OxStu Prediction: 5th, A season that could have a very familiar feel about it, Lancashire will have to use their large squad effectively to ensure they do not wilt in the Summer months, but there is more than enough to suggest they can challenge, too.
Middlesex: The reigning Champions – via a declaration pact with Yorkshire and a Toby Roland-Jones hat-trick to seal the deal – Middlesex remained unbeaten throughout the Championship season, their enviably talented team coming of age after four seasons of consolidation. Adam Voges and George Bailey were important contributors in their short Overseas stints, both scoring unbeaten centuries at different ends of the season in the title run, and upon his International retirement with an average second only to Sir Don Bradman, Voges will return to spearhead another strong challenge.
Opener Sam Robson started the season in sterling form, scoring 231 at Lord’s against Warwickshire, and 114* at Trent Bridge (both by early May), but both were in vein as Middlesex faltered early on, drawing each of their first six matches of the campaign. In the end six victories were enough for the title, but this season they will almost certainly need to record more (Yorkshire recorded 11 in 2015), and the form of Robson and his partner Nick Gubbins will have a big say in that. The right-hand, left-hand partnership is on paper the strongest in the division, and although Robson faded disappointingly towards the end of the season – scoring a pair in the title-decider with Yorkshire – Gubbins scored 125 & 93 in the same game en route to a mighty 1409 runs, and the duo are fancied to go well again.
Nick Compton endured a particularly difficult Summer with England that resulted in an immediate break from cricket, but he did score a typical 131 vs Durham in August, and an in-form Compton this time around would add real steel to the batting line-up. Classical in his stroke-play, Stevie Eskinazi at 4 was one of the breakthrough talents of the Summer and the 1000 run milestone will be on his agenda, whilst his antithesis, England Lions’ captain Dawid Malan continues to impress as a counterpoint, and Ryan Higgins may also be on the cusp of a well earned first class bow. James Franklin’s experience, as well as all-round game, will again be vital for the side, and wicket-keeper John Simpson has become one of the finest in the country at batting with the tail, a recent 89* to secure a 1-wicket victory over MCC furthering a CV including a match-winning 79* in the crucial 2-wicket victory over Somerset.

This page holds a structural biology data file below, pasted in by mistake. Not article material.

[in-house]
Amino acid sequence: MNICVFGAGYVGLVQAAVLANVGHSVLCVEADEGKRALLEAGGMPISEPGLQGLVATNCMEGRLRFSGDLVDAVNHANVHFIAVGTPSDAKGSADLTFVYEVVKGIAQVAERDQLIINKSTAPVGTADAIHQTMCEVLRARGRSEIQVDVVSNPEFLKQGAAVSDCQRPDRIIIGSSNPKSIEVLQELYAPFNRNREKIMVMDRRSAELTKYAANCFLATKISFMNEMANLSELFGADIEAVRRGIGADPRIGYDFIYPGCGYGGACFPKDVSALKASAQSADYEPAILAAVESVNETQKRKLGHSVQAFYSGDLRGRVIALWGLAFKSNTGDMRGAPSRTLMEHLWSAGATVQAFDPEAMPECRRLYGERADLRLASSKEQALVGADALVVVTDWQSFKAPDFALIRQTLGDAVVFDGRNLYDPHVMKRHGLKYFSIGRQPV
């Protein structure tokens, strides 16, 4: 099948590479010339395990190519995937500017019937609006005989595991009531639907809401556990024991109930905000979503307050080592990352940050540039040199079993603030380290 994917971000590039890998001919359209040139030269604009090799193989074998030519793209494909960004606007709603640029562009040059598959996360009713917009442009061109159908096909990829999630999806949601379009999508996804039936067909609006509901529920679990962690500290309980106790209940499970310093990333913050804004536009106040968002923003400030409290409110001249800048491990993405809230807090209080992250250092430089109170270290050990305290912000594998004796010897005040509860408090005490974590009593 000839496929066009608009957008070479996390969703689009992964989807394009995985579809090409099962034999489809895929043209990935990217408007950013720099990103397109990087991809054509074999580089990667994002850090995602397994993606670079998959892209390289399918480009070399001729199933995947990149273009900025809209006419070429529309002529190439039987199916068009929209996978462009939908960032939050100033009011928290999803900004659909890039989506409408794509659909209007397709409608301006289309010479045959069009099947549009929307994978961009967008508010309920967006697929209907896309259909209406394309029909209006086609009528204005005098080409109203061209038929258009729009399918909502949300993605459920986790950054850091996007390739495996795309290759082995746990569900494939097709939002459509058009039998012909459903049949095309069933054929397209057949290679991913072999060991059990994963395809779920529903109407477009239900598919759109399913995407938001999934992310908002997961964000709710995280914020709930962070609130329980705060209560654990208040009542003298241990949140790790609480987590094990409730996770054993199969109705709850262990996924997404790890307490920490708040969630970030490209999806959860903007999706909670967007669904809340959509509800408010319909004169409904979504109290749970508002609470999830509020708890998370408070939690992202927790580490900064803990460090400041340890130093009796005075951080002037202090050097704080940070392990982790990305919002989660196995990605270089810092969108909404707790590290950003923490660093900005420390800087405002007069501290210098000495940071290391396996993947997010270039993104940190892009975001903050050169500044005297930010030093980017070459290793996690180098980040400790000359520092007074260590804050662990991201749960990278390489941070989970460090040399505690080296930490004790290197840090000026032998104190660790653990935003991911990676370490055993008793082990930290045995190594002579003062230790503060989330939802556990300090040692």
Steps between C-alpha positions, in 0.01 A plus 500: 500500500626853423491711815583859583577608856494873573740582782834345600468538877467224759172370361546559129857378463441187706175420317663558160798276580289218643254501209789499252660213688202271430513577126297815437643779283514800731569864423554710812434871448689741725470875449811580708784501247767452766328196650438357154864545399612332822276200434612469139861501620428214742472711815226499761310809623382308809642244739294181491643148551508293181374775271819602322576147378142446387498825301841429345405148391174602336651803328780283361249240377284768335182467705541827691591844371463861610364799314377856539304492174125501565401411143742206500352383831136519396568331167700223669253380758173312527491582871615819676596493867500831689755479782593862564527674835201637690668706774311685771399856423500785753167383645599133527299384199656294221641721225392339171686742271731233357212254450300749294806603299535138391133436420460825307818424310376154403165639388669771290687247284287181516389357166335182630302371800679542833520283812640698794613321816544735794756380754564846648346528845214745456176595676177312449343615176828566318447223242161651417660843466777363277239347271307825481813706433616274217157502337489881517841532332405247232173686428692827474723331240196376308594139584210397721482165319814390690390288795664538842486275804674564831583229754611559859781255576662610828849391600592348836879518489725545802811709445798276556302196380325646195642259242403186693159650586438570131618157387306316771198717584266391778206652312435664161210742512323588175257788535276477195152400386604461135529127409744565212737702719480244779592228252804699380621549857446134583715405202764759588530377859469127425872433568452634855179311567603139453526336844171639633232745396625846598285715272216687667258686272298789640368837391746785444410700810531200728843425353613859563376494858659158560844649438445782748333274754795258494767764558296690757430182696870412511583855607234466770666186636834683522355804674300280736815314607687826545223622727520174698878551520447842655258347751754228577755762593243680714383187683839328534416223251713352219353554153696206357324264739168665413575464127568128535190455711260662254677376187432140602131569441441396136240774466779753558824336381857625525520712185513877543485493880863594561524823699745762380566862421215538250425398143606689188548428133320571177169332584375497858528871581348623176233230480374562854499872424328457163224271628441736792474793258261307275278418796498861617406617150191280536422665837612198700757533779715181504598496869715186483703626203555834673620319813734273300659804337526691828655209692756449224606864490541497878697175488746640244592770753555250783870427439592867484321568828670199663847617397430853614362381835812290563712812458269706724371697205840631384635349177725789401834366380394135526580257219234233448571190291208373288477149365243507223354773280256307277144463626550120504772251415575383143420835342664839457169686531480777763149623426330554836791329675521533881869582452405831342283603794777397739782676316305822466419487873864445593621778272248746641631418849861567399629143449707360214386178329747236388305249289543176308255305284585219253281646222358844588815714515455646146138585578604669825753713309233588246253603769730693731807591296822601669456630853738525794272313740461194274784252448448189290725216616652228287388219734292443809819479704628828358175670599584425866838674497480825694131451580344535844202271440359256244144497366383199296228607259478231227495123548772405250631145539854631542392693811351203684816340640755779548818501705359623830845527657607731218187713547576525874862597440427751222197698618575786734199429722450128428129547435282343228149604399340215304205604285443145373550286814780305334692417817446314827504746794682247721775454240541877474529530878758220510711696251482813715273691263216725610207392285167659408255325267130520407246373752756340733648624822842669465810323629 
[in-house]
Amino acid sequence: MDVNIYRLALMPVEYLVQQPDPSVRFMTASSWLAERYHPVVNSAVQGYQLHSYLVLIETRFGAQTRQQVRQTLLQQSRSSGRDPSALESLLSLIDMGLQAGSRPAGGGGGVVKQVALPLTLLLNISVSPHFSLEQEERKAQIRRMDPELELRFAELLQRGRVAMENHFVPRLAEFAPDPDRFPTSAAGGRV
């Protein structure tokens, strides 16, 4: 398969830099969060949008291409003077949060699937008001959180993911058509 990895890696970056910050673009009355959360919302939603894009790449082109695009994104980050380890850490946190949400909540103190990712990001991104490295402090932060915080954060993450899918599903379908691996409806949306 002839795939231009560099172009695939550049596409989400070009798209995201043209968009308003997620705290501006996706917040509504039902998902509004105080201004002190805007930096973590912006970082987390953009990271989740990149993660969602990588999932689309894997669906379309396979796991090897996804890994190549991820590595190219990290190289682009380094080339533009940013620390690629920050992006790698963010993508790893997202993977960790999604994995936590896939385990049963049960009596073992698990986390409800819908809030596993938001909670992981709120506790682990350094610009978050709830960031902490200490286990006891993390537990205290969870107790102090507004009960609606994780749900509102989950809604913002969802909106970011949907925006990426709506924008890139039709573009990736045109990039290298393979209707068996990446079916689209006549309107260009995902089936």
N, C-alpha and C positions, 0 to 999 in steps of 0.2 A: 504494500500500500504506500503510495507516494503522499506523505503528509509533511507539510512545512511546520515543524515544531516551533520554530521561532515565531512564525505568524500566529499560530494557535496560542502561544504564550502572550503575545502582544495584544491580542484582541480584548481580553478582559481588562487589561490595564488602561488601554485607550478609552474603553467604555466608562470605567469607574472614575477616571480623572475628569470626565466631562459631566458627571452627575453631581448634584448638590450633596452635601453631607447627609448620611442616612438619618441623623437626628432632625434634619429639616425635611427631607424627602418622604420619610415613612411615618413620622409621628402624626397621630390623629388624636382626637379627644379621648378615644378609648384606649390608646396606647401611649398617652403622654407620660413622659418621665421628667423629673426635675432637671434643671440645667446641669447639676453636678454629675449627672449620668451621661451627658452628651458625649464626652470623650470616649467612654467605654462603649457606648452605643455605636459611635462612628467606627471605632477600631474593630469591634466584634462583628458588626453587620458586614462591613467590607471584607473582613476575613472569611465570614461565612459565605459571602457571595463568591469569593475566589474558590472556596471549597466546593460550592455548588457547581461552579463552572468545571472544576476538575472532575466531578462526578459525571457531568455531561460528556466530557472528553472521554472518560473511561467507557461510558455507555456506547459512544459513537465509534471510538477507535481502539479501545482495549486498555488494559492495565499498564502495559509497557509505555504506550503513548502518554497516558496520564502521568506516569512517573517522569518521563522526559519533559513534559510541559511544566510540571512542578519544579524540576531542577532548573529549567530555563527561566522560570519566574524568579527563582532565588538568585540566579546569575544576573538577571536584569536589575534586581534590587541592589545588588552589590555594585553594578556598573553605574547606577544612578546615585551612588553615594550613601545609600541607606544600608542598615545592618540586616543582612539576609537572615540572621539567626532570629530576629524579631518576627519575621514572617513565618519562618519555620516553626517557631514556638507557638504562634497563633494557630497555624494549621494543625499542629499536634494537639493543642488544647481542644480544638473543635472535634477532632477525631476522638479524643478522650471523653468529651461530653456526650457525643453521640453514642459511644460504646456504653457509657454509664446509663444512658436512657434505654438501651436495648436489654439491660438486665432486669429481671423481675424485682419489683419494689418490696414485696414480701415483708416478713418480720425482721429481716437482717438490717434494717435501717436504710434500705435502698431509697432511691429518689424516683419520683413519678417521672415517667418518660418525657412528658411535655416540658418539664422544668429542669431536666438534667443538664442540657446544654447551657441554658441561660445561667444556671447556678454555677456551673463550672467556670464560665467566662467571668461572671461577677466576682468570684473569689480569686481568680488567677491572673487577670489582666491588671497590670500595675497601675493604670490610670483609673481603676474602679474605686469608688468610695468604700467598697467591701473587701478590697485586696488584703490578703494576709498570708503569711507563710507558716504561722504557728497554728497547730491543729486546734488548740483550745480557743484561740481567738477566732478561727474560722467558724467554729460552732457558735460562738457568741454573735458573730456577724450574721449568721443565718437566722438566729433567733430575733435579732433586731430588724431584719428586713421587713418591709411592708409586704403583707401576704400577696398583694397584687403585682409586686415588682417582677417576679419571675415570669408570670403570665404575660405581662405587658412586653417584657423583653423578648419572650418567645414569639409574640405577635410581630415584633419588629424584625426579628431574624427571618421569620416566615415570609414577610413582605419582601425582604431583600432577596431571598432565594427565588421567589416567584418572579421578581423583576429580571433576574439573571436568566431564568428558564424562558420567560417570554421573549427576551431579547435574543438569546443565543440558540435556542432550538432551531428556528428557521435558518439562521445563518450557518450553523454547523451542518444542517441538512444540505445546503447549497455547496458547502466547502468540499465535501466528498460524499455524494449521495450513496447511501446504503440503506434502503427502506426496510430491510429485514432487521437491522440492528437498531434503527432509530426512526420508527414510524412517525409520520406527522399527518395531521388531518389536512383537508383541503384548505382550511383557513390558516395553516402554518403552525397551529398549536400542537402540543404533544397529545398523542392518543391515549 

That tail is formed of a plethora of bowling, so much so that James Harris (leading wicket-taker with 69 in 2015) and Harry Podmore (leading average of 21.81 in 2016) have already been loaned to Division2 in a search for cricket, and both will no doubt have big parts to play later in the season. That is partly due to Steven Finn’s likely International engagements in all formats throughout the Summer, but his wicket-taking ability, when and where it appears, will be welcomed. Wisden cricketer of the year Toby Roland-Jones will continue to lead the attack probingly, supported by the duo of 90mph+ James Fuller and ever-reliable Tim Murtagh, and Ollie Rayner’s spin (51 wickets @ 23.59) will again be requisite for results as the no-toss rule continues into its second season. The pick of the bunch, however, may well be 22-year-old Tom Helm. Long heralded as a star, his last first-class appearance came in the opening fixture of the 2015 season, where he suffered a stress-fracture that has side-lined him since. He comes under the radar as a result, but his first extended spell of bowling was so impressive that he was fast-tracked into the England Lions set-up, and 5/33 extracting pace and bounce from a flat deck in Columbo was the best bowling performance on the tour.